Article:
The lessor’s rights | Inquirer Business
Property rules

The lessor’s rights

Ani owned The Ranch Cafe, which then stood on the land owned by John’s Camp Development (JCD). JCD allowed her to use a junkyard within the vicinity, on which she built her restaurant.

On Dec. 1, 2003, Ani and JCD formally entered into a lease contract effective until Nov. 30, 2004. When the lease expired, it was renewed on a monthly basis. On Nov. 18, 2005, Ani and JCD entered into another lease contract that would last until Nov. 17, 2006.

Pertinently, the lease contract provides that all permanent improvements made by Ani shall form an integral part of the premises and become JCD property upon the termination of the lease. It further stipulated that when the contract is terminated, Ani must promptly deliver the premises to JCD devoid of occupants, furniture, articles, and effects of any kind. Otherwise, JCD can enter the premises and take inventories of Ani’s merchandise. The merchandise will then be placed in the bodega for Ani’s retrieval.


In 2008, JCD wrote Ani, informing her to vacate the premises as it would undergo land development. Ani was given until Mar. 1, 2008 to remove all furniture, equipment, and furnishing within the premises. Her requests for extension were all denied.


Ani was thus constrained to file a complaint seeking to enjoin the closure and demolition of The Ranch. Her prayer for the issuance of a writ of preliminary injunction was denied. The Ranch was soon demolished by JCD.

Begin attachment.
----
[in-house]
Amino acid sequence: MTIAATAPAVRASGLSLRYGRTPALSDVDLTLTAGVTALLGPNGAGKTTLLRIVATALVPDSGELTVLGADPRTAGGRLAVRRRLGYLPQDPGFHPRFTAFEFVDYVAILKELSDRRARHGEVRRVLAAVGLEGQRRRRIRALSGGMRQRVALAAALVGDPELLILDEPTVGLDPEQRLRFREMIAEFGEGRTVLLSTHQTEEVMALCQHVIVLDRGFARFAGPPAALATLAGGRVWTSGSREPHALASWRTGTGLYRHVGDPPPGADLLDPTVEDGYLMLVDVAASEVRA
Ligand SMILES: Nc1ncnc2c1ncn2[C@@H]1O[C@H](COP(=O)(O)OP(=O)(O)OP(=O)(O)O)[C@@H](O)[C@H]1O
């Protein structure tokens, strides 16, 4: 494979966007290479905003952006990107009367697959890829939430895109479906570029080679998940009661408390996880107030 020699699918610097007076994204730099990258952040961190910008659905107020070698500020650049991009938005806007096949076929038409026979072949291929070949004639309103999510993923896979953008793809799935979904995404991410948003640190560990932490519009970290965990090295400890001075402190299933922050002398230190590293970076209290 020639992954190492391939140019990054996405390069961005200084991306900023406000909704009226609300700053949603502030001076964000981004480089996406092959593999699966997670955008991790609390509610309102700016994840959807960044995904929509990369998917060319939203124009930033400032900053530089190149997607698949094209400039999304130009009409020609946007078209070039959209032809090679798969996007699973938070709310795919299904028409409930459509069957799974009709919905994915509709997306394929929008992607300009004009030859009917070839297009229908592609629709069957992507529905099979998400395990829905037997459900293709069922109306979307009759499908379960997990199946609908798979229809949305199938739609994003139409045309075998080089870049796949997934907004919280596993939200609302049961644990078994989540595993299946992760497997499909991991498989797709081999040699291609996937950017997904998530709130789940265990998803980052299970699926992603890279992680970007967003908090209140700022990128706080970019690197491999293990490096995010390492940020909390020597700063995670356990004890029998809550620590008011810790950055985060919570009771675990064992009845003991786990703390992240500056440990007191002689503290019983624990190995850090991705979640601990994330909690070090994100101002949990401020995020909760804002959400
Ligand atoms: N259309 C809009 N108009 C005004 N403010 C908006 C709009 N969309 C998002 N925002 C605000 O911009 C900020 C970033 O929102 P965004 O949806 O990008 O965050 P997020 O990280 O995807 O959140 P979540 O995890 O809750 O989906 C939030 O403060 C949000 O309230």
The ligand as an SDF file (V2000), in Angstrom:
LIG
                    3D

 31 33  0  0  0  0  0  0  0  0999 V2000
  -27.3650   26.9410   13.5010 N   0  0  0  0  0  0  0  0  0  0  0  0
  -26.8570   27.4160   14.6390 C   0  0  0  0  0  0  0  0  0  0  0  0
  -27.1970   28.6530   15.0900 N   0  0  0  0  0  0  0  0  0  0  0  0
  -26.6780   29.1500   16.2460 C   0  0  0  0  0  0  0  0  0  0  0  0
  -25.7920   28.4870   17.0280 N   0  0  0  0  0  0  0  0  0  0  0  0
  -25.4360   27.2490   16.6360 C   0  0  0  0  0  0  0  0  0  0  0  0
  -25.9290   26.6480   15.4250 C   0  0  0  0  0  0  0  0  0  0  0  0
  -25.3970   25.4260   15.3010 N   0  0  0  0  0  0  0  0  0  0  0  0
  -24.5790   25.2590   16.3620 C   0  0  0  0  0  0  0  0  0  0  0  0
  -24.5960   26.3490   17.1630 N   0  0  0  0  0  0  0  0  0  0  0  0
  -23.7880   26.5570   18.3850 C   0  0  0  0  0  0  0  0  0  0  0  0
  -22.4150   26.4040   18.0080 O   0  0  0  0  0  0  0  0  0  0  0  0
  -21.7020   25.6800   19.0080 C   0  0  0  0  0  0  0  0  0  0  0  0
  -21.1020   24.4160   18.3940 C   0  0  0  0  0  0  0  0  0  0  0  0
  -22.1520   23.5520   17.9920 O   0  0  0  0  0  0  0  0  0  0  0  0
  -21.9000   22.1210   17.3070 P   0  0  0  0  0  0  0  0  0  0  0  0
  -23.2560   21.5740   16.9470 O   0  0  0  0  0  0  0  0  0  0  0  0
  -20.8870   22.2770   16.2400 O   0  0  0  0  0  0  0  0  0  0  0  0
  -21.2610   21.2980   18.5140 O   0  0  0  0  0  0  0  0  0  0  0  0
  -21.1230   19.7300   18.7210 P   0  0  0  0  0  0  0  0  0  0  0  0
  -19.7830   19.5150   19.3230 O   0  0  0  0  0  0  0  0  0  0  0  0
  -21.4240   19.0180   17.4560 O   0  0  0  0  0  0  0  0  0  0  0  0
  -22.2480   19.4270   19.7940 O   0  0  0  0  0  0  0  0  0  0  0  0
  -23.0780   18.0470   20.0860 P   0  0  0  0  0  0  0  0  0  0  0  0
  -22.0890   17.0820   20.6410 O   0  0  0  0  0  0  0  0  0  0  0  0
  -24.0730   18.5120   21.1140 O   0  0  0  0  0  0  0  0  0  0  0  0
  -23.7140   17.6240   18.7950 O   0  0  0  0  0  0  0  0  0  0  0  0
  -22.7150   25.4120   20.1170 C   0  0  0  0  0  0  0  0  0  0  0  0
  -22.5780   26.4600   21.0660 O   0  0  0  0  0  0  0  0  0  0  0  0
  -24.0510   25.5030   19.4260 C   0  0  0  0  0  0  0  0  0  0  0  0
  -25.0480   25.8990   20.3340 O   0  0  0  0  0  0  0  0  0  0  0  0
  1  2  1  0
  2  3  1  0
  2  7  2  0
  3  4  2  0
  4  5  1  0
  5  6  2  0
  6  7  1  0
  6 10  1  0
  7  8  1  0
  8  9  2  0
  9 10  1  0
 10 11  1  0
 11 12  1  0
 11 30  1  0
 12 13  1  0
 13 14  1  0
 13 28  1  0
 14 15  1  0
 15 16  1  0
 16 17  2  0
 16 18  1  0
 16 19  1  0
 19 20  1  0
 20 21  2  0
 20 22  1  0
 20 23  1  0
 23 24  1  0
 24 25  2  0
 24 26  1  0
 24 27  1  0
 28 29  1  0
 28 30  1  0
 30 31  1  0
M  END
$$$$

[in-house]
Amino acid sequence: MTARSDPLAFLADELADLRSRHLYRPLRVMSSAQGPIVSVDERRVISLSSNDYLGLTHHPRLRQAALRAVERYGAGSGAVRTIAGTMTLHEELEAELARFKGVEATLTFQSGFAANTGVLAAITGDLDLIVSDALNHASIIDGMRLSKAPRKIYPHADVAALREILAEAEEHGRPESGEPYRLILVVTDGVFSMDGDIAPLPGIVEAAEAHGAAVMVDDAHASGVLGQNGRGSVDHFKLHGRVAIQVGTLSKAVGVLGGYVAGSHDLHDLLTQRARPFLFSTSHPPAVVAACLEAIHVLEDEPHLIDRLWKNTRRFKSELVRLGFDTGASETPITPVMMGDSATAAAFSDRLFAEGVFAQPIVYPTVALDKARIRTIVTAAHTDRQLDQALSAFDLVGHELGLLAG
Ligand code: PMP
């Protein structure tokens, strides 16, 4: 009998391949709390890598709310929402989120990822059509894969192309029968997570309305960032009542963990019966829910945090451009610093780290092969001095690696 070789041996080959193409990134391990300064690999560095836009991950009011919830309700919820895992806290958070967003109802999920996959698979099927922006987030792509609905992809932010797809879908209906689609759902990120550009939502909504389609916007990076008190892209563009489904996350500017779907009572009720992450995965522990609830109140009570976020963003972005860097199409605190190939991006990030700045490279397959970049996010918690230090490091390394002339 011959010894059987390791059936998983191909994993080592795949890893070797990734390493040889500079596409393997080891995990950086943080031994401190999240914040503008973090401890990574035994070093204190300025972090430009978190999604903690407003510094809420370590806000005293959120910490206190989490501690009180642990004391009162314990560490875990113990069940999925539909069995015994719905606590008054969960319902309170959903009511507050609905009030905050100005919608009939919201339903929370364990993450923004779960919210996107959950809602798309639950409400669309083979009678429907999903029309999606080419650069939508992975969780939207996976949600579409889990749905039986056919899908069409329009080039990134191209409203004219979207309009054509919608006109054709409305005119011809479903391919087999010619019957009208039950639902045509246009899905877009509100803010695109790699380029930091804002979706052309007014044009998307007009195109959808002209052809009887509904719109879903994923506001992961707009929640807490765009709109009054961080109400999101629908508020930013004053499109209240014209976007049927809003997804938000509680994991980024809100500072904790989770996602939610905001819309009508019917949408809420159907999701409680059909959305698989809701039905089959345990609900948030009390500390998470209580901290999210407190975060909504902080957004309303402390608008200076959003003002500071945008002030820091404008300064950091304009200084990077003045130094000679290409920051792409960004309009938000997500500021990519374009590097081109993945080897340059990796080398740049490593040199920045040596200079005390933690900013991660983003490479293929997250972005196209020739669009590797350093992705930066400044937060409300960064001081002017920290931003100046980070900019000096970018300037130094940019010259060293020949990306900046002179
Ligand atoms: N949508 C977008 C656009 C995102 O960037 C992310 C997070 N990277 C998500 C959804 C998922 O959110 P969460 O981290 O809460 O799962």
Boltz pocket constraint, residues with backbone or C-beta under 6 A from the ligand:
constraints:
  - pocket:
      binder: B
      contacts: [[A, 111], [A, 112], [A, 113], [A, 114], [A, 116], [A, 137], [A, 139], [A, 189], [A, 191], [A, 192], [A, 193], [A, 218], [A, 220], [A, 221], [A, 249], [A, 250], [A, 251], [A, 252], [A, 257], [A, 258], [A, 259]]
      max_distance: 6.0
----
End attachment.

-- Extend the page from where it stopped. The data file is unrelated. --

Consequently, the case itself became a complaint for damages. Ani sought actual damages for the demolition of the structure and the personal properties taken from The Ranch.

In its answer, JCD argued that Ani had no cause of action because the lease had long expired. The monthly extension, it said, was only allowed pursuant to the hold-over provision of the lease contract. It also maintained that the demolition was legal and within its rights as owner of The Ranch’s structure, citing the provisions of the contract.

Q: Can the lessor without court intervention eject the lessee?

A: When parties enter into contracts, they are free to stipulate on the terms and conditions of their agreement as they may deem convenient. Contracts have the force of law between the contracting parties.

Thus, whatever stipulations agreed upon in them must be complied with in good faith. However, the freedom to stipulate is not absolute. Under Art. 1306 of the Civil Code, parties cannot agree on stipulations that are “contrary to law, morals, good customs, public order, or public policy.”

Under Art. 1673 of the Civil Code, “[t]he lessor may judicially eject the lessee” in the following instances: (1) if the period agreed upon has expired; (2) if the lessee fails to pay the price stipulated; (3) if the lessee violates any of the conditions of the contract; and (4) if the thing leased suffered deterioration due to use or service not stipulated.


However, judicial action is not always required to eject the lessee.